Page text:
Anthem to acquire Cigna, leaving only 3 big insurance companies

Will insurer mergers raise healthcare costs?
Will insurer mergers raise healthcare costs?

In another merger of health insurance giants, Anthem has agreed to acquire Cigna in a $54 billion deal.

Anthem (ANTM), a Blue Cross and Blue Shield insurer, said it would buy all of Cigna's (CI)shares in a cash and stock transaction.

The deal is expected to close in the second half of 2016, if it passes state regulatory approvals and other requirements. The merged insurer would cover 53 million members.

The merger would leave only three major players in the insurance industry.

Earlier this month, Aetna (AET) struck a deal to buy Humana (HUM) for $37 billion, which would cover 33 million members.

The third remaining health insurer is UnitedHealth (UNH), which just completed its own $12.8 billion acquisition of Catamaran, a pharmacy-benefits manager and prescription provider.

There are titanic shifts going on in the entire healthcare space, where pharmacies are undergoing their own wave of consolidation. In May, CVS Health (CVS) agreed to acquire Omnicare (OCR) for $12.7 billion. And back in February, Rite Aid (RAD) agree to acquire EnvisionRx for $2 billion.

Hospital companies have also been expanding.

Experts say one factor driving the mergers is the Affordable Care Act.

Obamacare has meant more business for major insurers because more Americans have health coverage, but the law has also put more pressure on industry profits.

Related video: And then there were three. What will mergers do to healthcare costs?

Some doctors are concerned that the mergers will put too much power in just a handful of insurance companies. The American Medical Association said the mergers will "reduce competition and decrease choice."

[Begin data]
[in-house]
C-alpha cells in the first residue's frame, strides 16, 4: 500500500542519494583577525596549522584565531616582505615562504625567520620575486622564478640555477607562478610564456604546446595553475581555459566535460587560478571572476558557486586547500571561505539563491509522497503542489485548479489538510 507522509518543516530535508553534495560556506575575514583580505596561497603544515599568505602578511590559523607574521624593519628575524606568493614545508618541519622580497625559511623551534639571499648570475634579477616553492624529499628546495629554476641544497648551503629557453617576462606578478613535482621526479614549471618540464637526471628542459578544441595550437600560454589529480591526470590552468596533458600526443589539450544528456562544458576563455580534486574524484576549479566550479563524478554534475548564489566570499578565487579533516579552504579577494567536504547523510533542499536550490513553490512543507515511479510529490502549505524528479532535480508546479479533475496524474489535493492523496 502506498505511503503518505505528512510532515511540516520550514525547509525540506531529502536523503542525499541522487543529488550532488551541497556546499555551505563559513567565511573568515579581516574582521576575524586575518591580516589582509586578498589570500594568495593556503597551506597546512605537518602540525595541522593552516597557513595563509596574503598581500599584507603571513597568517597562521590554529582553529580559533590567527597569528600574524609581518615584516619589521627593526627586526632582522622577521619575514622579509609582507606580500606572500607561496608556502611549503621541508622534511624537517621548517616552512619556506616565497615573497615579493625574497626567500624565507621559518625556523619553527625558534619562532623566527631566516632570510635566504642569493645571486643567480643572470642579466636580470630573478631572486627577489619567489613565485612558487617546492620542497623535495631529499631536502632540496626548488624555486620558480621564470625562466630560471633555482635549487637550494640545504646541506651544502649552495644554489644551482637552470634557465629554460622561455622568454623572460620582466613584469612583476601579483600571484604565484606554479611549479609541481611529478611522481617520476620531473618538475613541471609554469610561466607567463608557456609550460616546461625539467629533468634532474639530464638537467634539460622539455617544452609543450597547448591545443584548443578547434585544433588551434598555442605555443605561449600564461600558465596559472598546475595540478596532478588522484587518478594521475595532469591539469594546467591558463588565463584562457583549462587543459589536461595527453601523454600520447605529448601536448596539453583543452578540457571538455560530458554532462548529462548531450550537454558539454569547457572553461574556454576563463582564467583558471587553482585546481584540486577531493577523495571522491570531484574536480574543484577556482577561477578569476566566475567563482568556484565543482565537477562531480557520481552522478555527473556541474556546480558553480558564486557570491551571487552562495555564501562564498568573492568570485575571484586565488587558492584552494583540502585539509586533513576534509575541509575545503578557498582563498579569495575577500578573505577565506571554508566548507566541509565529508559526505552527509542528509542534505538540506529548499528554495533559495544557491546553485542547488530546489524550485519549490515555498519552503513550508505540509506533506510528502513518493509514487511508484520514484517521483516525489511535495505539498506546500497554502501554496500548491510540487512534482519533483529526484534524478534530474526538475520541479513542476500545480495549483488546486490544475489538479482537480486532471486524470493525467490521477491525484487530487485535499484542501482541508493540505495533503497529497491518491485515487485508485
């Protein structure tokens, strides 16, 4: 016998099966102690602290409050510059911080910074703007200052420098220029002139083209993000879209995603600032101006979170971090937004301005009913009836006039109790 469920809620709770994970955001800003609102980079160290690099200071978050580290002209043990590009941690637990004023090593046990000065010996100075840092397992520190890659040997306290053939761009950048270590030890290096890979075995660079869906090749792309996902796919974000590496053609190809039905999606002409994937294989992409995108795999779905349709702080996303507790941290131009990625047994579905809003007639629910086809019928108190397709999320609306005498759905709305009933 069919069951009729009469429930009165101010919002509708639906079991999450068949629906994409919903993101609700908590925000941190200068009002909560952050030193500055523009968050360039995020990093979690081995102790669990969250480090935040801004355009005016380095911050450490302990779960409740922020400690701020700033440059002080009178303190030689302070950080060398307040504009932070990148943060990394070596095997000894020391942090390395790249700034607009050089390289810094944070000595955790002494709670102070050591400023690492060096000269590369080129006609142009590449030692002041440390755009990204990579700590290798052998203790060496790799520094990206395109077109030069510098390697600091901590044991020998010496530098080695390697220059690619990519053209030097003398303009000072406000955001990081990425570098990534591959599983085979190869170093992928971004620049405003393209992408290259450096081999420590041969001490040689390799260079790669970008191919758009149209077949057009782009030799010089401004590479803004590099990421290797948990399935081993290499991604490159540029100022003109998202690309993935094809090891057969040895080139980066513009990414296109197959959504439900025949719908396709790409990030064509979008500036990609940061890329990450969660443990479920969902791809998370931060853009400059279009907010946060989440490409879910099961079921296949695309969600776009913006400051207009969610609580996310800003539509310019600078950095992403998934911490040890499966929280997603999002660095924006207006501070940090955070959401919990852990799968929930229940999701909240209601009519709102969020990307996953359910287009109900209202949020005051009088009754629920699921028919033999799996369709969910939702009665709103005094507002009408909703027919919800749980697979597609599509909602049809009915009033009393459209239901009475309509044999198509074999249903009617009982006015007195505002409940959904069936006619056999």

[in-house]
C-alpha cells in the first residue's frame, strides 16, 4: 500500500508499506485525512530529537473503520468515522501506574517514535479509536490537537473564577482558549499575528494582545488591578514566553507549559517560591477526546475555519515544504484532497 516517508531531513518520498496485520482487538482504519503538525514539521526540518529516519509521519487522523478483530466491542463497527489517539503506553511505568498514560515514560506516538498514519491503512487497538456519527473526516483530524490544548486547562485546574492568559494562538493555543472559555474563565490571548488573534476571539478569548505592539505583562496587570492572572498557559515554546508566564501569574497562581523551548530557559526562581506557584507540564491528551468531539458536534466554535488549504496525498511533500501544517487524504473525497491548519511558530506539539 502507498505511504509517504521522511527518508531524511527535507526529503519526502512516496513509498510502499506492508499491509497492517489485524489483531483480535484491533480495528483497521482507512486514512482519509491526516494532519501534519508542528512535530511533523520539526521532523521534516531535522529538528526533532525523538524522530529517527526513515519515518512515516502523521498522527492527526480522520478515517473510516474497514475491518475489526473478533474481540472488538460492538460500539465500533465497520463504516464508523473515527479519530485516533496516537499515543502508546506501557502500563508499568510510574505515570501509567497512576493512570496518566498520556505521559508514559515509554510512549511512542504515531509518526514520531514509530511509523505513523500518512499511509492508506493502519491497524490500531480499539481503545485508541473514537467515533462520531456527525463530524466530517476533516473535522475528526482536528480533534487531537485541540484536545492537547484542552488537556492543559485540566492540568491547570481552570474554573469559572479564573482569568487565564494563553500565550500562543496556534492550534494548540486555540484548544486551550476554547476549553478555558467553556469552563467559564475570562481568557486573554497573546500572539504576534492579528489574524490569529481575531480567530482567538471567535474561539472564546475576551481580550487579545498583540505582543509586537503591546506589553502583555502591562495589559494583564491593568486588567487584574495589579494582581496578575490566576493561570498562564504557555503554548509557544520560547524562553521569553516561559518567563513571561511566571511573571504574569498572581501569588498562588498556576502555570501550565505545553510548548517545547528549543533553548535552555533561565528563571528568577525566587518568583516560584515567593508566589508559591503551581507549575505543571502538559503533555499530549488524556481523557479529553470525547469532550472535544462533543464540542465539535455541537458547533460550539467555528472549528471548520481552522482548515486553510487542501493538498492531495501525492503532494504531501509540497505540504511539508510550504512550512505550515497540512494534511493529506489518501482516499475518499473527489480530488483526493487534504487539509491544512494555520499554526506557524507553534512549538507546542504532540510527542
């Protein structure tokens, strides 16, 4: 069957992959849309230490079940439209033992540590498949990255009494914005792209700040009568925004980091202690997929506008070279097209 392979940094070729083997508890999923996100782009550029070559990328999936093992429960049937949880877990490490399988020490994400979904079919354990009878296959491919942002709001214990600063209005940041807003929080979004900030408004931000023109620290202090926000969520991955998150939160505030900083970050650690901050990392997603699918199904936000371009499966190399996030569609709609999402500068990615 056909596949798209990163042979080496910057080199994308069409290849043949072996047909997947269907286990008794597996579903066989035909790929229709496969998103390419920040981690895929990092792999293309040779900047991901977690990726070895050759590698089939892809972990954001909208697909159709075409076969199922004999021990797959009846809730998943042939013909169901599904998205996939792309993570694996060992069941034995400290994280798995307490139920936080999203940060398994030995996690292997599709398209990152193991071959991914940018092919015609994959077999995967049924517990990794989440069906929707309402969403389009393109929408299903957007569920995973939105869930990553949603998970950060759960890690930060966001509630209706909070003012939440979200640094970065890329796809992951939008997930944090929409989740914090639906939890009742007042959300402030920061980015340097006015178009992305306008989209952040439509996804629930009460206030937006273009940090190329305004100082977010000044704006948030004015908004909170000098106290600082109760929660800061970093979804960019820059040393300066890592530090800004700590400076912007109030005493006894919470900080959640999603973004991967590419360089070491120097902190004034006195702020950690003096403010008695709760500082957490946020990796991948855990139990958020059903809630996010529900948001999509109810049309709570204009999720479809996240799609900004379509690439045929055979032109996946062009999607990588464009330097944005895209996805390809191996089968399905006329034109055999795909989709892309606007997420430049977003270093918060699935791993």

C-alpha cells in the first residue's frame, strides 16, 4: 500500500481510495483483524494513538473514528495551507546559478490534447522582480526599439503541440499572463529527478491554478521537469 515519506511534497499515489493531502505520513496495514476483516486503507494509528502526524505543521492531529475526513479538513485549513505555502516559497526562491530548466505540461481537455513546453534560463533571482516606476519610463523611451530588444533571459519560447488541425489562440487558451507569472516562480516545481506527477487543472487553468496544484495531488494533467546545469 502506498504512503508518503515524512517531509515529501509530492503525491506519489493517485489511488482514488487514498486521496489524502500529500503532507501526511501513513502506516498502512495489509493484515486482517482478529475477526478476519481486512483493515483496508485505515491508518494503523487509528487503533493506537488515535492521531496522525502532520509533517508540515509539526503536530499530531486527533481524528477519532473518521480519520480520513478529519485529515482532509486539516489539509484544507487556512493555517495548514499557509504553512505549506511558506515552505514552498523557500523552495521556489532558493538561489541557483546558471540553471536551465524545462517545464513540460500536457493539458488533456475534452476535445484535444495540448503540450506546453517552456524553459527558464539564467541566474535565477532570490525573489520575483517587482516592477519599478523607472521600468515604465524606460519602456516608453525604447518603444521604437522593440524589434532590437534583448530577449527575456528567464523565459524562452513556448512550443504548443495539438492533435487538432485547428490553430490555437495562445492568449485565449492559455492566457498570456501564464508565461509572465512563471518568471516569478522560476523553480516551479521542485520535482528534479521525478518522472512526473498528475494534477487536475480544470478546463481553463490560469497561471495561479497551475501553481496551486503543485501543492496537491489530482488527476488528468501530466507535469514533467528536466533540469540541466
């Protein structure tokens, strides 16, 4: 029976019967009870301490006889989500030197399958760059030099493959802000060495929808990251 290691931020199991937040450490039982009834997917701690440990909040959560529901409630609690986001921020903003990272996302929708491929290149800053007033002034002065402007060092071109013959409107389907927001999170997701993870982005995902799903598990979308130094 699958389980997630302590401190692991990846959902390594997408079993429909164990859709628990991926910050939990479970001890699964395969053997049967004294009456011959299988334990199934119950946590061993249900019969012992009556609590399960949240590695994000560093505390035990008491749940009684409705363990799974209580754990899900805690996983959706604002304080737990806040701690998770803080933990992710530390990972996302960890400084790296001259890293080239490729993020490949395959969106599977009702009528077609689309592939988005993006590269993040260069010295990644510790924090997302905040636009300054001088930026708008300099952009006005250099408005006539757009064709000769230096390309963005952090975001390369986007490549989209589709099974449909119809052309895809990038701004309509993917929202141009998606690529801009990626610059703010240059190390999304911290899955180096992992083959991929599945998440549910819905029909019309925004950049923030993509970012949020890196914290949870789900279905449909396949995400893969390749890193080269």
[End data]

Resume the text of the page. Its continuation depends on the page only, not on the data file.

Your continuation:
There are also worries that costs for customers will go up because of less competition.

But the health insurers are defending their move.

"This will actually improve efficiencies and reduce costs for consumers down the line," said Cigna spokesman Matt Asensio.

This is assuming that the merger gets past federal regulators, which remains to be seen.

"The DOJ and FTC are going to look at this hard," said Tucker Sharp, chief broking officer for Aon Heatlh, a consultancy for health insurers. "They were already concerned that there wasn't enough competition."

Sharp said that because of Obamacare restrictions, insurers lack the power to raise prices when they want.

He said Cigna customers might end up with more choices of doctors in an expanded provider network. However, its increased clout could hurt smaller competitors, who might see their network of doctors shrink.

Cigna is active in the U.S. and 29 other countries, primarily through employer benefits for ex-pats working around the world. Anthem serves customers in 26 states.

Cigna has been a big player among employers and has only dipped its toe into offering coverage through Obamacare exchanges. Anthem is a major presence in Obamacare plans.

Moody's Investors Service placed Cigna's debt ratings on review for downgrade following the merger announcement. Moody's said Anthem would assume $5.1 billion in Cigna's notes, and that its review "will focus on the completion of the transaction and the impact on Anthem's ratings."

Related: Will the mergers make you pay more for health insurance?

--Tami Luhby contributed to this report.

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